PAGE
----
USA Tourism: Striking a Balance

The US risks being overtaken by China as a tourist destination, unless it starts streamlining its security checks and giving the industry more support.


The barrage of x-rays, baggage checks, and new visa requirements may have prevented another terrorist attack on the US airline industry, but it has done little to make ordinary tourists feel welcome. Now the head of the World Travel and Tourism Council (WTTC) has warned that the US risks being overtaken by China as a tourist destination, unless it starts streamlining its security checks and giving the industry more support.

In a manifesto for the US tourist industry, published on October 3rd, the WTTC warned that in the past five years alone, tourist arrivals to the US have dropped 7% to 49m, while the rest of the world enjoyed a 17% rise in international arrivals during the same period. "I never have seen such a robust travel and tourism economy all over the world," said Jean-Claude Baumgarten, president of the WTTC. "Why should the travel and tourism economy in the States go downward while the rest of the world's is expanding?"

Part of the blame lies with the 9/11 terrorist attacks in 2001, which pushed arrivals down sharply. The Economist Intelligence Unit projects that US arrivals will only regain their pre-9/11 levels this year, when they edge above 51m once again. But the WTTC says that the attacks themselves were only part of the problem: the slump was then exacerbated by the introduction of tougher visa and security regulations, which have been deterring travellers from entering the US.

Combined with a lack of coordinated marketing, these have slowed the growth in US tourism sharply, at a time when the international industry has resumed its traditional rapid growth. With Chinese arrivals growing particularly rapidly, the US risks being overtaken as the world's third most popular tourist destination after France and Spain, warns the WTTC. Indeed, the Economist Intelligence Unit forecasts that China will overtake the US as early as 2008.

The news is not all bad, with the US remaining the world's biggest tourism earner. The Economist Intelligence Unit projects total international tourist receipts for the US of nearly US$90bn in 2006, 70% more than those of second-placed Spain (US$53bn). The WTTC says that this translates into total demand for tourism at US$1,653bn for 2006, and forecasts that demand will grow by 3.4% a year to US$2,908bn by 2016. Nevertheless, this is slower growth than elsewhere in the world and well short of the US potential, warns the WTTC.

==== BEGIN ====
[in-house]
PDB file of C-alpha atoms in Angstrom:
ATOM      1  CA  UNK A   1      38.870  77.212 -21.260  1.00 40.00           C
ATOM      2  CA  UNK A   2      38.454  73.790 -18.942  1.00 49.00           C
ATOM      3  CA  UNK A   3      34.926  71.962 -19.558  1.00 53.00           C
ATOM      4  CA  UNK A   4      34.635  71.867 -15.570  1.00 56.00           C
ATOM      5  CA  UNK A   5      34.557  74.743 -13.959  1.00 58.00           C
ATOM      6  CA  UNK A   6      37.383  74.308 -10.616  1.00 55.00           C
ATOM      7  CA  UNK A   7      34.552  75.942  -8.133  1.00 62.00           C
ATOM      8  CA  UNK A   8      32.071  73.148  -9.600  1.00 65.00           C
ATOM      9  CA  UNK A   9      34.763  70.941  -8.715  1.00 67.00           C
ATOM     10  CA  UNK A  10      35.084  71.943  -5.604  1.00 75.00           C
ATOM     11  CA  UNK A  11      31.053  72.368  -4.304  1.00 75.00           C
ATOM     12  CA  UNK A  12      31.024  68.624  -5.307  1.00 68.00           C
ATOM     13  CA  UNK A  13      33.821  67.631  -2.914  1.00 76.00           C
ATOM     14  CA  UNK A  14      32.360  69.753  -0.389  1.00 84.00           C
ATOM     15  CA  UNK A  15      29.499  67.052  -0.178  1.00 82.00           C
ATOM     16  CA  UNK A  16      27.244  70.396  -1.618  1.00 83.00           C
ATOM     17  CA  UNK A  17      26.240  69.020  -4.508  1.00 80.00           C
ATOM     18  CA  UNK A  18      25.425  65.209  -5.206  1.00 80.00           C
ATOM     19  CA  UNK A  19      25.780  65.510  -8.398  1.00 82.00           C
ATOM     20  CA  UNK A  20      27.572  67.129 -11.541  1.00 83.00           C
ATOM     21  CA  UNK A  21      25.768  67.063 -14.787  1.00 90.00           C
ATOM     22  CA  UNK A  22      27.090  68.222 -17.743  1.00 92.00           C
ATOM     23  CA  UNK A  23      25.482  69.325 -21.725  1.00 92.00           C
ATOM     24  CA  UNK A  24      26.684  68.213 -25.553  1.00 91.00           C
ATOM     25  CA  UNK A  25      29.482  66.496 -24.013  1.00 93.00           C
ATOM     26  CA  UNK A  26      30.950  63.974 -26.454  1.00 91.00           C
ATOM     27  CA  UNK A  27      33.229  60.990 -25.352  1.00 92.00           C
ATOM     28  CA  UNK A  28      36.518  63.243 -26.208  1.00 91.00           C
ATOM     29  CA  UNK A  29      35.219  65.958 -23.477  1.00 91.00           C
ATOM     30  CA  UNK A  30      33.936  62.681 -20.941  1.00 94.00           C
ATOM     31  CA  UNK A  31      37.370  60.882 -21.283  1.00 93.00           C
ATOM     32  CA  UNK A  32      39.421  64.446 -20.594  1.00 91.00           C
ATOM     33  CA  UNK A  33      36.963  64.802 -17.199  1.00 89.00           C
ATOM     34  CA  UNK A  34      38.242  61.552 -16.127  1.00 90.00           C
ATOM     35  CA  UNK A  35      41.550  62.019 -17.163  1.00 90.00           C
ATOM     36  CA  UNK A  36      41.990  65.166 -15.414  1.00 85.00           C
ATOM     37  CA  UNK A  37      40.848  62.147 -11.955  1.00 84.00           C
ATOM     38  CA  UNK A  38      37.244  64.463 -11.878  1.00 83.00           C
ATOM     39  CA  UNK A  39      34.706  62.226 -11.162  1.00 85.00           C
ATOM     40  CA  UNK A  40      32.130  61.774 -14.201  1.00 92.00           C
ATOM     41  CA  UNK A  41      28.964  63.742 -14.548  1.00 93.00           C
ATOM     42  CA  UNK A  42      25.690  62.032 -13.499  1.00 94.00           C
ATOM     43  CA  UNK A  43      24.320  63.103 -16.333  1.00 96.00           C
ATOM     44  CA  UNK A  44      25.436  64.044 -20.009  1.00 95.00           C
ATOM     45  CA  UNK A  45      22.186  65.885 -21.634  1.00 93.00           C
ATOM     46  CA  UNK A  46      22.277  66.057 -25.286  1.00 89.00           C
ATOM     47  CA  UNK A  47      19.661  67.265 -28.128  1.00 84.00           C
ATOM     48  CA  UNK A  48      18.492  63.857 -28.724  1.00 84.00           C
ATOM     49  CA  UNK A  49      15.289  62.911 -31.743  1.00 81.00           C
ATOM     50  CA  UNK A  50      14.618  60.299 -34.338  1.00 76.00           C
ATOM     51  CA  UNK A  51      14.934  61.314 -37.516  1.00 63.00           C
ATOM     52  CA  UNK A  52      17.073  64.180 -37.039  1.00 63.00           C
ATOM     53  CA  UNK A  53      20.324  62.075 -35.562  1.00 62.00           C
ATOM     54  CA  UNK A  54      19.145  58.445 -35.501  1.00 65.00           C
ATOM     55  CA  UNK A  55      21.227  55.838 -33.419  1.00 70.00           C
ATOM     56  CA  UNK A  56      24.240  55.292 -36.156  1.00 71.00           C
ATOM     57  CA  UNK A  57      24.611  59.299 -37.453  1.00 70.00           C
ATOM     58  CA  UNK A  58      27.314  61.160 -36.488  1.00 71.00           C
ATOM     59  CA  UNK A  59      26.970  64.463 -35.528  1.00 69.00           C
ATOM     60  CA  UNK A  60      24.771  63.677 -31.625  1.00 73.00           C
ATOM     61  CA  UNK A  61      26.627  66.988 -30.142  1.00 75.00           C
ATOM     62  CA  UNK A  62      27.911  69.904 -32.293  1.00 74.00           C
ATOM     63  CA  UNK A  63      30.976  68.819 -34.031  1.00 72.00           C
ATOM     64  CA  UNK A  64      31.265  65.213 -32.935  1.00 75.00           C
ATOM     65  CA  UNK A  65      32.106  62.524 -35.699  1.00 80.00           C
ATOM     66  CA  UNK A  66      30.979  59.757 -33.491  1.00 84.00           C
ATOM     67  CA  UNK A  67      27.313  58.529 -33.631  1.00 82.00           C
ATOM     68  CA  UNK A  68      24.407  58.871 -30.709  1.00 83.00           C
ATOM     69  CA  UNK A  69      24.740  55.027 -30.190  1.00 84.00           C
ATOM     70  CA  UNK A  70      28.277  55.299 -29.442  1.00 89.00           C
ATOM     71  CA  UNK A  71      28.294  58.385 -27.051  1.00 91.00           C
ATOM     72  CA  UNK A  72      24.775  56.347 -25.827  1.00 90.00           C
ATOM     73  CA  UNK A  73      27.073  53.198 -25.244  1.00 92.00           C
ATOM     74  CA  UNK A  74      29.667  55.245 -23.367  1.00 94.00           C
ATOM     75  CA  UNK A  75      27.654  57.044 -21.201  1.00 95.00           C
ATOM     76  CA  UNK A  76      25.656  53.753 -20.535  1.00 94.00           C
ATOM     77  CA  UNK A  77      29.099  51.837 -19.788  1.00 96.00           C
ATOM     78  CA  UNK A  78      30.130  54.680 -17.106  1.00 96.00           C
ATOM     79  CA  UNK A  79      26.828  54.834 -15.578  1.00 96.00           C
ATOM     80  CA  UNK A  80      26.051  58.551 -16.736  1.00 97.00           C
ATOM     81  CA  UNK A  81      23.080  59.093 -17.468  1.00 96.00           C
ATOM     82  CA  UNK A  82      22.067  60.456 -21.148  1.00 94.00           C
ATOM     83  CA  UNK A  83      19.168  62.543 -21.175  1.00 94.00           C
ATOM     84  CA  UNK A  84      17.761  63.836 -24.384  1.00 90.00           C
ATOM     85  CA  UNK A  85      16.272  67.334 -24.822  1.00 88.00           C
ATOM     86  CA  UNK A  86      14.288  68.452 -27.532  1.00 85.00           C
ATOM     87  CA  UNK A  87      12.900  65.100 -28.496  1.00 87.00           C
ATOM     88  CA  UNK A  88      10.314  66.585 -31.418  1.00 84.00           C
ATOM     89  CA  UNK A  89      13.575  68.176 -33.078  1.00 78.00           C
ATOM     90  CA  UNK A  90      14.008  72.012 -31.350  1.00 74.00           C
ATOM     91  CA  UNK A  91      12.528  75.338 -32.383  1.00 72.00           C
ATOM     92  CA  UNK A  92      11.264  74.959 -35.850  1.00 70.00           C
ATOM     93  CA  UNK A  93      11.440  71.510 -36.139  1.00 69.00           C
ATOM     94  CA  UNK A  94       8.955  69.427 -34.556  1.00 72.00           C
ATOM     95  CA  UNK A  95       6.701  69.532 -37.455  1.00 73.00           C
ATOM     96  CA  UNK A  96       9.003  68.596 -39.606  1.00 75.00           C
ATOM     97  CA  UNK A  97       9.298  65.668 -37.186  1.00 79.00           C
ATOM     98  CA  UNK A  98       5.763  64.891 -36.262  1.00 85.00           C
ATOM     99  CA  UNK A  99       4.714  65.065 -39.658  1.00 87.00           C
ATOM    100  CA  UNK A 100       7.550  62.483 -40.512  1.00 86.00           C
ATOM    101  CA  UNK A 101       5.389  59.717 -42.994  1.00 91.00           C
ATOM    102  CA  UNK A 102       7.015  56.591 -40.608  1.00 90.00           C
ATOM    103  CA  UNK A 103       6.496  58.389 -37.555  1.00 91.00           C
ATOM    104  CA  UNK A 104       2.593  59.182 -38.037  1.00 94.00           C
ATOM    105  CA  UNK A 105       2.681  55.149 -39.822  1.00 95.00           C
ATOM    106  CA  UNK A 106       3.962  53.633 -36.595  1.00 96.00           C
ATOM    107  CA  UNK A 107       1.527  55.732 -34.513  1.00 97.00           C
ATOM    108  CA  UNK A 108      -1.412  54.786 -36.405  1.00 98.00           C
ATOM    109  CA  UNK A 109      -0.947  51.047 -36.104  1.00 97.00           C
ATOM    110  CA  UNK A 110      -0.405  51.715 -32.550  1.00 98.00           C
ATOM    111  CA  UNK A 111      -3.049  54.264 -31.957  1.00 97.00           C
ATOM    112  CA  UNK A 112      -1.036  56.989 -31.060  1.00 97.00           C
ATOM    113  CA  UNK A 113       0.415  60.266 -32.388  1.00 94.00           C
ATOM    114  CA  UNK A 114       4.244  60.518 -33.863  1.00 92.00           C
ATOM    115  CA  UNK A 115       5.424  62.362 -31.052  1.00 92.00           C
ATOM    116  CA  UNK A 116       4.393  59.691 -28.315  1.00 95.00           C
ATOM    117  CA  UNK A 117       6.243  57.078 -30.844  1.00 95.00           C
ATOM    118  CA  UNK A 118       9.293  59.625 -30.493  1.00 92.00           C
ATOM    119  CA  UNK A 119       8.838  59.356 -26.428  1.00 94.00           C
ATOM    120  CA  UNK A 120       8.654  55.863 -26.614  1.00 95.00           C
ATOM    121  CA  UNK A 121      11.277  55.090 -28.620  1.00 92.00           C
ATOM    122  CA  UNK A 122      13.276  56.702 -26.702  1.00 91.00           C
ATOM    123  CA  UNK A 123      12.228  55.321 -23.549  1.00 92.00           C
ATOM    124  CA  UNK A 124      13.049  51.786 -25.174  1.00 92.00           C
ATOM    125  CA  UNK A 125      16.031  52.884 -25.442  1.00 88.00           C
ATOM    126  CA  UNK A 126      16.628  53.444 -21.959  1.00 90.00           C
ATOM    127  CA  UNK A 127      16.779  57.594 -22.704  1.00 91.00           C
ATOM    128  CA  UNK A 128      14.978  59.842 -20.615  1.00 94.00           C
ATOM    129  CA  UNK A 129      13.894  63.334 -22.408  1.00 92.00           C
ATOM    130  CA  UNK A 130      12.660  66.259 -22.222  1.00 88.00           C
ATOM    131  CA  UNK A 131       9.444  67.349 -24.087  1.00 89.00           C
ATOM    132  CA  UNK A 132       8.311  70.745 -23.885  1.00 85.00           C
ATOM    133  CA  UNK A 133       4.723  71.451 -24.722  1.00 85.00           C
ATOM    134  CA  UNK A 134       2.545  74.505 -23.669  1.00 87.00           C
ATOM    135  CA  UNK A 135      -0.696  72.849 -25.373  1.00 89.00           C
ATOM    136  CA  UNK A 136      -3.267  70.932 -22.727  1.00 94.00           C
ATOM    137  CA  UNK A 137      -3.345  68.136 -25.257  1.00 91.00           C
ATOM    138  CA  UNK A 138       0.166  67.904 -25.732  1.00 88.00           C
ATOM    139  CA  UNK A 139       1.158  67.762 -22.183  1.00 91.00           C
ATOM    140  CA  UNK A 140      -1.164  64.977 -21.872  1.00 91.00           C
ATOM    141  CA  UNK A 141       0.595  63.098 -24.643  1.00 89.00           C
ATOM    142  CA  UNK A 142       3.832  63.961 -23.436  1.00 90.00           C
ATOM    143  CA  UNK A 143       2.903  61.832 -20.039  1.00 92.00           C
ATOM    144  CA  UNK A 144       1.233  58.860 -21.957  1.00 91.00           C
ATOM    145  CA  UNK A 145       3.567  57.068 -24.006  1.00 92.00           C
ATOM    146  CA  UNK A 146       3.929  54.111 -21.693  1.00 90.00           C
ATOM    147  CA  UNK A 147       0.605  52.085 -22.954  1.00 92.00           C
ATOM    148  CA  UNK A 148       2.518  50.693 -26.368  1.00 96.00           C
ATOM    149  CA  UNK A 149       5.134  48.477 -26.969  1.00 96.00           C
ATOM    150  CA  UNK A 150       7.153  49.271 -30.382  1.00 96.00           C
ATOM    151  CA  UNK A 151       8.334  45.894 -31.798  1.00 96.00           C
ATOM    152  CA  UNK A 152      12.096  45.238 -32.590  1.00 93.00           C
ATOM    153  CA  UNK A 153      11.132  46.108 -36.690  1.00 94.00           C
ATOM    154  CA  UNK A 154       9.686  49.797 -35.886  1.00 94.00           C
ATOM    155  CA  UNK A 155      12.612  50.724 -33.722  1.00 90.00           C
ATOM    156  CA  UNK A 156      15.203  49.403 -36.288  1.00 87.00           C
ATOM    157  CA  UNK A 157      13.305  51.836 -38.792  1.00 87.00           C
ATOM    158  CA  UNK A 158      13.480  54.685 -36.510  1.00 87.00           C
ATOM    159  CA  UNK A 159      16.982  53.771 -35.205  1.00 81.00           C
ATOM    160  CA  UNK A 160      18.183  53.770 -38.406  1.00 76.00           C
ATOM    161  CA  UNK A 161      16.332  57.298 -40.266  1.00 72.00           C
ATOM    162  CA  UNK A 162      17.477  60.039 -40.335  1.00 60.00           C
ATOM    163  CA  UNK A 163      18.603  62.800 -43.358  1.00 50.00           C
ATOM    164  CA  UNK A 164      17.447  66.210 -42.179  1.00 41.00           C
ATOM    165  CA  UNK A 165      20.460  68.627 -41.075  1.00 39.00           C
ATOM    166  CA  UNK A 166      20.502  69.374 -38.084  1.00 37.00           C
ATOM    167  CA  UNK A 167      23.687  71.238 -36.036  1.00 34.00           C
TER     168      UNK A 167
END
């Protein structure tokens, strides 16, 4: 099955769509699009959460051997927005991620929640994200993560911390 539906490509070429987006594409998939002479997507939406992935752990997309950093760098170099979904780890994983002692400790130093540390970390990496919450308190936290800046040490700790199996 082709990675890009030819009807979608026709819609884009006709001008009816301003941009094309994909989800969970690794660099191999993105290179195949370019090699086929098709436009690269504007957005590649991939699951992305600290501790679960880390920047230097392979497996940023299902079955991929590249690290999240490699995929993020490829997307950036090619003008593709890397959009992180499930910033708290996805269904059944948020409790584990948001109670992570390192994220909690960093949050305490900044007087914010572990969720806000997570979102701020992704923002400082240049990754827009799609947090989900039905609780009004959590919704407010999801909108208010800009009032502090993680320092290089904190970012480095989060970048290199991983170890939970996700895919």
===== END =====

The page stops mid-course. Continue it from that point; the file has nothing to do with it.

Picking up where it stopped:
The WTTC's warnings are echoed by the Travel Industry Association of America, which has been lobbying hard for the industry to be given more support. The association calculates that the US economy has lost an average of US$20bn a year in tourist revenues over the past 15 years, with the decline of the industry pushing the US share of international arrivals to an all-time low. Recapturing just one percentage point of market share could create 153,000 jobs.

The war on tourists?

Given the threat of terrorism, the WTTC and other tourist organisations do not go so far as to recommend dropping some of the safety barriers that have been put in place (as Irish airline Ryanair has suggested in the UK). After all, another attack on the scale of 9/11 would be highly damaging for the industry. But the WTTC does recommend streamlining the vetting process to ease the delays at airports and passport offices.

Efforts in this direction have been hampered by the ongoing row between the EU and the US over passenger data. In May, a 2004 agreement to swap details was declared illegal by the European Court of Justice, forcing both sides to debate the issue once again. But a new deal has been held up by US demands to keep the data for longer than the EU deems necessary ? or legal. The hope is that talks will be concluded this week, after a crucial deadline was missed at the weekend.

More progress has been made on the issue of biometric passports

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